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scottt

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Ok, did a bunch of searching, and never really found the answer I was looking for. Here's the situation.


I've had the car 6 years as of today. I'll soon be combining households, and won't be using the car as my daily commuter anymore. Car will be paid off next month (bye bye 0% interest for 6 years). Insurance is about $100 a month.

I need new tires. The original ones have 36k miles on them, and really need to be replaced.

Highest buy offer I've been given is $9800. 6 months ago it was $17,600 (sigh!).

I don't know if I should just keep the car. Would be handy for small quick trips, etc. If I keep it, new LRR tires are $1000. Was able to snag "normal" tires for $400 during a Walmart Black Friday sale.

How much of a "hit" will I take not having LRR tires on the car? Still wondering if I should even keep it, as I won't spend $100 in gas on my ICE car each month. I have a full Ford warranty for 8 years, no deductible.

Regardless, I would get rid of the car at 8 years (end of battery warranty).

Thoughts?

Thx!
 
scottt said:
Ok, did a bunch of searching, and never really found the answer I was looking for. Here's the situation.


I've had the car 6 years as of today. I'll soon be combining households, and won't be using the car as my daily commuter anymore. Car will be paid off next month (bye bye 0% interest for 6 years). Insurance is about $100 a month.

I need new tires. The original ones have 36k miles on them, and really need to be replaced.

Highest buy offer I've been given is $9800. 6 months ago it was $17,600 (sigh!).

I don't know if I should just keep the car. Would be handy for small quick trips, etc. If I keep it, new LRR tires are $1000. Was able to snag "normal" tires for $400 during a Walmart Black Friday sale.

How much of a "hit" will I take not having LRR tires on the car? Still wondering if I should even keep it, as I won't spend $100 in gas on my ICE car each month. I have a full Ford warranty for 8 years, no deductible.

Regardless, I would get rid of the car at 8 years (end of battery warranty).

Thoughts?

Thx!

Since it's paid off, the biggest costs will be depreciation and insurance. Do the math on those, vs some other vehicle, and see how the numbers shake out. My personal take is that a paid-off vehicle is not to be replaced unless it's costing a substantial amount in maintenance, insurance, etc. Interest rates are substantially higher right now and you never know how another used vehicle has been treated. I would keep it until the warranty is done. The tires are a non-issue. Anyone buying this car is checking for remaining tread only. If you're barely driving it, the range hit won't be significant enough to make a difference. I put Yokohama YK740s on mine, and the range hit was around 10%. The traction improvement, especially in the wet, was worth it. If you're not maxing out the range on the vehicle regularly, the range hit shouldn't be an issue unless your electricity rate is very high. For me, the 10% range loss was under $10 per month in electricity.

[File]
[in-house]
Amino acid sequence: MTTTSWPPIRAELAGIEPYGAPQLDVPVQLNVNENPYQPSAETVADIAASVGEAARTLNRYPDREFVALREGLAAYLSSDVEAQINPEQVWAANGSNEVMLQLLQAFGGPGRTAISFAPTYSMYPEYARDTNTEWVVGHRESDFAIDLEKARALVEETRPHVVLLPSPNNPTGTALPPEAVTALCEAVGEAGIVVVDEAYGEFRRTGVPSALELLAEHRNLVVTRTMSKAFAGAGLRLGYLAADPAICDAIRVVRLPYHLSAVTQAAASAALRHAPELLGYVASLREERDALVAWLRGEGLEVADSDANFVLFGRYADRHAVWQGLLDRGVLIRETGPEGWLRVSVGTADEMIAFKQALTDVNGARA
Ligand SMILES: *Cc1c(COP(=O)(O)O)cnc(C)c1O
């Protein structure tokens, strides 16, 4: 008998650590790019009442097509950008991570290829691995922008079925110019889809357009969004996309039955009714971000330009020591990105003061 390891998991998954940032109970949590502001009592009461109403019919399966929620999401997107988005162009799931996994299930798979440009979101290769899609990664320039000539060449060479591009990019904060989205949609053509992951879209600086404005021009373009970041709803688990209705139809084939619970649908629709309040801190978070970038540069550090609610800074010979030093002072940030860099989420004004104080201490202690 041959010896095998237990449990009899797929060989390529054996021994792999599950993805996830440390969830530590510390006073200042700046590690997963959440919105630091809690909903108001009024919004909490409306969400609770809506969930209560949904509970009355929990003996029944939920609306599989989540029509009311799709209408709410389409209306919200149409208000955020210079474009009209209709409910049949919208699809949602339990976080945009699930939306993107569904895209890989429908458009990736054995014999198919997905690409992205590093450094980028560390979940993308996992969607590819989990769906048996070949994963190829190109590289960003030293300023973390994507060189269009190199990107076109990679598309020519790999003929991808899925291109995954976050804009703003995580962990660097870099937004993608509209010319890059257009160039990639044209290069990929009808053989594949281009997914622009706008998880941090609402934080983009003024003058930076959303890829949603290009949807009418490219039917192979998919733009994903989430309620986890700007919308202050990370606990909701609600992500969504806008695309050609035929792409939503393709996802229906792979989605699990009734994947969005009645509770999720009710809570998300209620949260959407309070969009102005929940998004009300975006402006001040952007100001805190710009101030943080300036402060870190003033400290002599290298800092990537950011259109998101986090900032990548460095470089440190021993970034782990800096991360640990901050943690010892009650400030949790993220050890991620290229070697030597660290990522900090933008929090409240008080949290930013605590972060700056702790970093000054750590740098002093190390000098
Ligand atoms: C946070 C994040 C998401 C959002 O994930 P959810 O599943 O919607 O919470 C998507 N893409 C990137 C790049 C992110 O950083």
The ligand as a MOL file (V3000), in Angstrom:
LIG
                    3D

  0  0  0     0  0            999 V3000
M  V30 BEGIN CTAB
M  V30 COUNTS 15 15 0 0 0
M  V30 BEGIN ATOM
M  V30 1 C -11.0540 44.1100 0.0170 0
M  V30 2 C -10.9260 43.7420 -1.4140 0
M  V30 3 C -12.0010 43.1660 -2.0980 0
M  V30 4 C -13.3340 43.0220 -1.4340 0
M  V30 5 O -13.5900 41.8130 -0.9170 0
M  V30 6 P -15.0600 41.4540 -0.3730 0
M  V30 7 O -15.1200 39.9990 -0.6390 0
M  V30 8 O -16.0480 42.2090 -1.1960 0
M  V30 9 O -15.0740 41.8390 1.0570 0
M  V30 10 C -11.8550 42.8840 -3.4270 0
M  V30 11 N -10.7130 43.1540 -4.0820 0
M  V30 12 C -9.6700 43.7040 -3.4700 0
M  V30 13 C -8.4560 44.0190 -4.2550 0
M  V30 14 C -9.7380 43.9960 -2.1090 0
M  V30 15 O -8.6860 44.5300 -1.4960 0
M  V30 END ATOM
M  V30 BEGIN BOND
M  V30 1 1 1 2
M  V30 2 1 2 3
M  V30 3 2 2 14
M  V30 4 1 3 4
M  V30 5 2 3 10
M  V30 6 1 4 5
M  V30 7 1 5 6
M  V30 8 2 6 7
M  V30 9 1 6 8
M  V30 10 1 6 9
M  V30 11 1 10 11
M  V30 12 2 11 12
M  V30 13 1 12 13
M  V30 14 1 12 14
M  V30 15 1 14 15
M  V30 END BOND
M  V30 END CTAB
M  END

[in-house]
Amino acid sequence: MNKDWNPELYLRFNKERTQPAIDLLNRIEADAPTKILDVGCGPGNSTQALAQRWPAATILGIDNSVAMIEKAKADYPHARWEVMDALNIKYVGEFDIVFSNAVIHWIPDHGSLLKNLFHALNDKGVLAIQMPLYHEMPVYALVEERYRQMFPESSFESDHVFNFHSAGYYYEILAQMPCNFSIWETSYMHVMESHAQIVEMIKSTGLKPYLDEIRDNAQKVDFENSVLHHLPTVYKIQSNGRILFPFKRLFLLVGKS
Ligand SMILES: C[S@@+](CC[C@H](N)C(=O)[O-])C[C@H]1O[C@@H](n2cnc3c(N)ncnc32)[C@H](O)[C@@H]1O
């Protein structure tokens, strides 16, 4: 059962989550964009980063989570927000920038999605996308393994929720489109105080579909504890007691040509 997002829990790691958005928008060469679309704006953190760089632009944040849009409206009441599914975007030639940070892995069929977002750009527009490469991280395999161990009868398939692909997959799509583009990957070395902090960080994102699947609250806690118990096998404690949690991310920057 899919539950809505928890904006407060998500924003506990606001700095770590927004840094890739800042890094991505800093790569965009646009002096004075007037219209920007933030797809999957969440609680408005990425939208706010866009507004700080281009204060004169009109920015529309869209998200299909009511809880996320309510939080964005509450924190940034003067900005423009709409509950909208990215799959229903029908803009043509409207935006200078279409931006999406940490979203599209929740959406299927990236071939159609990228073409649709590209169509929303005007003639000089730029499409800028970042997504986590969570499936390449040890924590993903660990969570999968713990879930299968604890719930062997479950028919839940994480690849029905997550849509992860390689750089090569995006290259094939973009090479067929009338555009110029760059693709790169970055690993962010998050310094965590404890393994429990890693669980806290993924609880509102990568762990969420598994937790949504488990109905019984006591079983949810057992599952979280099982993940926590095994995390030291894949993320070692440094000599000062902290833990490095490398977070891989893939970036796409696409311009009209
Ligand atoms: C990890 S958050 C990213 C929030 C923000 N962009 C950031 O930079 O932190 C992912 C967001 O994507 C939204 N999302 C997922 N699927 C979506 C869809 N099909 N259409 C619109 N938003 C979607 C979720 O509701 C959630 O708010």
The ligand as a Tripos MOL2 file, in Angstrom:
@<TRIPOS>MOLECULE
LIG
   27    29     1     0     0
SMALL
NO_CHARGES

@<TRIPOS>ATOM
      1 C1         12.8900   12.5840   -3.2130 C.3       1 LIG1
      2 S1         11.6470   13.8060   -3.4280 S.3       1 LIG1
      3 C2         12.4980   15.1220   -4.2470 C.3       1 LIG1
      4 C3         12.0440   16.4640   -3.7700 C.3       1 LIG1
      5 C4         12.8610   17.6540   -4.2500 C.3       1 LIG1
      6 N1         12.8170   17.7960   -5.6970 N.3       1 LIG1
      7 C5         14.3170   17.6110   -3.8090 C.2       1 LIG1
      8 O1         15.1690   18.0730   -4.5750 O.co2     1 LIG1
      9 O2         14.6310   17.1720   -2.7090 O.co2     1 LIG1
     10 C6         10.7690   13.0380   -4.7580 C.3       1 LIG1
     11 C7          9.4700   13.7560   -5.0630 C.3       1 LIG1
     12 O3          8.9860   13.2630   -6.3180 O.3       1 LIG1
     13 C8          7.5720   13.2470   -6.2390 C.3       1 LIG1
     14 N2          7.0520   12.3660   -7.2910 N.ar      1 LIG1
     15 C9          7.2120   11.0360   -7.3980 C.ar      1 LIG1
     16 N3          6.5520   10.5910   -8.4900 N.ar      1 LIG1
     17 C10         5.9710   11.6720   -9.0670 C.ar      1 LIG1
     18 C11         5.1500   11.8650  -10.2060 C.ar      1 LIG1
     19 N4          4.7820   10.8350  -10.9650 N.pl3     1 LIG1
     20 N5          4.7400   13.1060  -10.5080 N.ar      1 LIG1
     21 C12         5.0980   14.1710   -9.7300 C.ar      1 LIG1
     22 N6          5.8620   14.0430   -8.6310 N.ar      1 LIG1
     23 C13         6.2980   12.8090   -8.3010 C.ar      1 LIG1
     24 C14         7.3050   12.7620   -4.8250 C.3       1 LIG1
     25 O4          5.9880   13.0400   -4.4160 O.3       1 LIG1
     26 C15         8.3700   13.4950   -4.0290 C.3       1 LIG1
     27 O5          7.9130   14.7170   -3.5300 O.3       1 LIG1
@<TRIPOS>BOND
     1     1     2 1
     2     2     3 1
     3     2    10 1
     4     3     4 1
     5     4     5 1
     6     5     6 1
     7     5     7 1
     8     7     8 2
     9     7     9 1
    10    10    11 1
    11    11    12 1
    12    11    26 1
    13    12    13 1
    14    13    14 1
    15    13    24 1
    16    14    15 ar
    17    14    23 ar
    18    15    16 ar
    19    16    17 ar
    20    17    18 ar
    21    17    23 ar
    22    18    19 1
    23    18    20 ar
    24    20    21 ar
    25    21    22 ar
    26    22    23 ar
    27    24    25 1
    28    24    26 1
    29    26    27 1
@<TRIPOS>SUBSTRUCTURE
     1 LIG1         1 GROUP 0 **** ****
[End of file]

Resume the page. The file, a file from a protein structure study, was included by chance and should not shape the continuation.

I had intended to keep my '14 until something failed that was not fixable and then send it to the junk yard. I figured I'd eventually try building my own battery pack and have fun trying to figure out how to get the car to play nice with a non-factory battery. However after hearing of 2 same year FFE's have coolant leak battery failures a month or two out of warranty, I checked how much Carvana would offer and they gave me north of $8k back in January for an 8+ year old car with 43k miles. I didn't want to sell but that was a large chunk of change for a car that could be come only worth scrap at any given moment, I'd have been a fool not to sell. Now had they only offered $5k, I would have gambled and just kept it.